Who — I’m being serious, seriously — didn’t see this coming?
If you have successfully arranged an economic union to be a favorable zone for your own exports, and you allow those countries importing your goods — which have favorable prices for a host of savory — economies of scale! declining average costs! — and less savory reasons — artificially depressed wages! temporary work permits that come with even lower wages and don’t come with healthcare! — and then you lend those sovereign states a bunch in order to import those goods, which boosts your current account balance at the expense of Portugal’s, Italy’s, Greece’s, etc, while you are simultaneously investing in bubbles in Iceland, Ireland, Spain, the US, and elsewhere (but I digress), and then you start demanding that those greedy piggy PIIGS start paying for their folly at whatever the cost (to the point of giving kids up for adoption because parents can’t afford them), at some point, your customers will stop importing your manufacturing sector’s output. I’m sure that Keynes said something about this, but a more contemporary source puts it well, too.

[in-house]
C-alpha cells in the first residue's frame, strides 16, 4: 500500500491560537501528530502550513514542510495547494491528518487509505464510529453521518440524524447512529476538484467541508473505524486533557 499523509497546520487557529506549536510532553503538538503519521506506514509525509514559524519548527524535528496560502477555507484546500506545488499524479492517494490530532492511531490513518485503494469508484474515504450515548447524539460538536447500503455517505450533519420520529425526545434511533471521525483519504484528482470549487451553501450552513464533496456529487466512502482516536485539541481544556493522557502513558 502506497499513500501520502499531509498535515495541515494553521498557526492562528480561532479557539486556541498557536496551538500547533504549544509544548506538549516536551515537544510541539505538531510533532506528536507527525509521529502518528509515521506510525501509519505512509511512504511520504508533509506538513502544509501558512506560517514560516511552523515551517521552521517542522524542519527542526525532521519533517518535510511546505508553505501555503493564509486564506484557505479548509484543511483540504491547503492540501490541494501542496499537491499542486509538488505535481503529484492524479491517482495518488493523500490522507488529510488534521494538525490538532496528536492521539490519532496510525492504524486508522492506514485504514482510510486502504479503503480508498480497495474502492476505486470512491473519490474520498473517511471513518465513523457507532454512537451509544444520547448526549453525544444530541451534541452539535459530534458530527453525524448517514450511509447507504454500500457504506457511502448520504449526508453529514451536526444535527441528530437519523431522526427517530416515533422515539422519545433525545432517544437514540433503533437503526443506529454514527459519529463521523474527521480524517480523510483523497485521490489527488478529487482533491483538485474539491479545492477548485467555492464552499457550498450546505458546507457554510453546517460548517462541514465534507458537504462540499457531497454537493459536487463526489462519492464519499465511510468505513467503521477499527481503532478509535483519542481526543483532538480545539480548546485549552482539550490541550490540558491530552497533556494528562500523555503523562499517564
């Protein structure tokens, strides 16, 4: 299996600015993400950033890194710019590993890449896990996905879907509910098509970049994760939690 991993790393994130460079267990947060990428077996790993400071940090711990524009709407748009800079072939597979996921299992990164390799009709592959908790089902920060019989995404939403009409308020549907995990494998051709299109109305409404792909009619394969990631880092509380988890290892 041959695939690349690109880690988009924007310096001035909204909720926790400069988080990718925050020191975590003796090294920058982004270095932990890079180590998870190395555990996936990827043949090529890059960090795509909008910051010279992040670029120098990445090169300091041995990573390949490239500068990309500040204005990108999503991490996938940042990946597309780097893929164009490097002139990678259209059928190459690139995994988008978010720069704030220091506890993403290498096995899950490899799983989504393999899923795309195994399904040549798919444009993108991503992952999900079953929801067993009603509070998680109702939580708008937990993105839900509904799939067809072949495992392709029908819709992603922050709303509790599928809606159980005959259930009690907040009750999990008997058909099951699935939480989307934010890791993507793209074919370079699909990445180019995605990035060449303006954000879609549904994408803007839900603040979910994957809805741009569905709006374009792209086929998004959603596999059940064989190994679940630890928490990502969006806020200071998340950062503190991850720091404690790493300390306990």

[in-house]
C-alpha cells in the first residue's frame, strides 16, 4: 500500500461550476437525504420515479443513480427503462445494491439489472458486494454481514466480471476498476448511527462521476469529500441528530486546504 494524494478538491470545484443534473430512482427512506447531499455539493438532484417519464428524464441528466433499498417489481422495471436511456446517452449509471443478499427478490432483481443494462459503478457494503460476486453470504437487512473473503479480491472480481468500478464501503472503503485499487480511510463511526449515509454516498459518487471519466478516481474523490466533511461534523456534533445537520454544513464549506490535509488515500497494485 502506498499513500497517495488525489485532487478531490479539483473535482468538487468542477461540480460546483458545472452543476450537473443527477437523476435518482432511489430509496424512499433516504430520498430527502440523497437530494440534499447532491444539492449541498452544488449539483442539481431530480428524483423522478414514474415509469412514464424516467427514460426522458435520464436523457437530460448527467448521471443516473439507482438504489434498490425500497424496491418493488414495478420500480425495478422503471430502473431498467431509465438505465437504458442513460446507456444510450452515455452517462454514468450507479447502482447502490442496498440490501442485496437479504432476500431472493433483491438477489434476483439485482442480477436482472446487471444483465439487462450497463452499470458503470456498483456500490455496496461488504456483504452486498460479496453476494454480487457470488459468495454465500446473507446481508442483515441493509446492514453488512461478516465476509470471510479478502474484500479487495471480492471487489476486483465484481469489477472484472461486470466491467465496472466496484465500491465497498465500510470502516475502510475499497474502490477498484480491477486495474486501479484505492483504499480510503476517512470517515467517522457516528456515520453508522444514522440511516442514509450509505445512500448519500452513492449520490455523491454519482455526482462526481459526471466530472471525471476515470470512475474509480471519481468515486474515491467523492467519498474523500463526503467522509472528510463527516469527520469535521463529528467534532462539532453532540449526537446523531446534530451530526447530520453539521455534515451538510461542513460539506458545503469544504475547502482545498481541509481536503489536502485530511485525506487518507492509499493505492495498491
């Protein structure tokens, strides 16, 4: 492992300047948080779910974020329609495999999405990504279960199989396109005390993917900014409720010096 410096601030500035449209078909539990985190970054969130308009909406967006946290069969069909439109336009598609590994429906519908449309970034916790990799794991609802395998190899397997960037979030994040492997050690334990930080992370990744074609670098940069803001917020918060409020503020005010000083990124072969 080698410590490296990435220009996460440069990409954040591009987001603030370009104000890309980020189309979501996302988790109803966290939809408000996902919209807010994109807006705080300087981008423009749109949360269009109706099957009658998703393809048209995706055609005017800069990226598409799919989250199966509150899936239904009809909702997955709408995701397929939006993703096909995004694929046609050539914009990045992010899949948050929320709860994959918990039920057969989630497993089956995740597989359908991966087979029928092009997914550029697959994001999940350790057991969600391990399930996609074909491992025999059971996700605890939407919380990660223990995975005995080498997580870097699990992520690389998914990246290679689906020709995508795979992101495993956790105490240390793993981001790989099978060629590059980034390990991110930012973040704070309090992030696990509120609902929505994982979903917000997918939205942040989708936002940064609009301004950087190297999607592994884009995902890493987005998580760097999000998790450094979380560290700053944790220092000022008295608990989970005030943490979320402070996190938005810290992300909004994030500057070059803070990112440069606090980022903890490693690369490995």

Here’s an extended quote from Ha-Joon Chang:
It is increasingly accepted that these policies are not working in the current environment. But less widespread is the recognition that there is also plenty of historical evidence showing that they have never worked. The same happened during the 1982 developing world debt crisis, the 1994 Mexican crisis, the 1997 Asian crisis, the Brazilian and the Russian crises in 1998, and the Argentinian crisis of 2002. All the crisis-stricken countries were forced (usually by the IMF) to cut spending and run budget surpluses, only to see their economies sink deeper into recession. Going back a bit further, the Great Depression also showed that cutting budget deficits too far and too quickly in the middle of a recession only makes things worse.
As for the need to cut social spending to revive growth, there is no historical evidence to support it either. From 1945 to 1990, per capita income in Europe grew considerably faster than in the US, despite its countries having welfare states on average a third larger than that of the US. Even after 1990, when European growth slowed down, countries like Sweden and Finland, with much larger welfare spending, grew faster than the US.” (6/4/12, The Guardian)
(Go read his whole piece here.)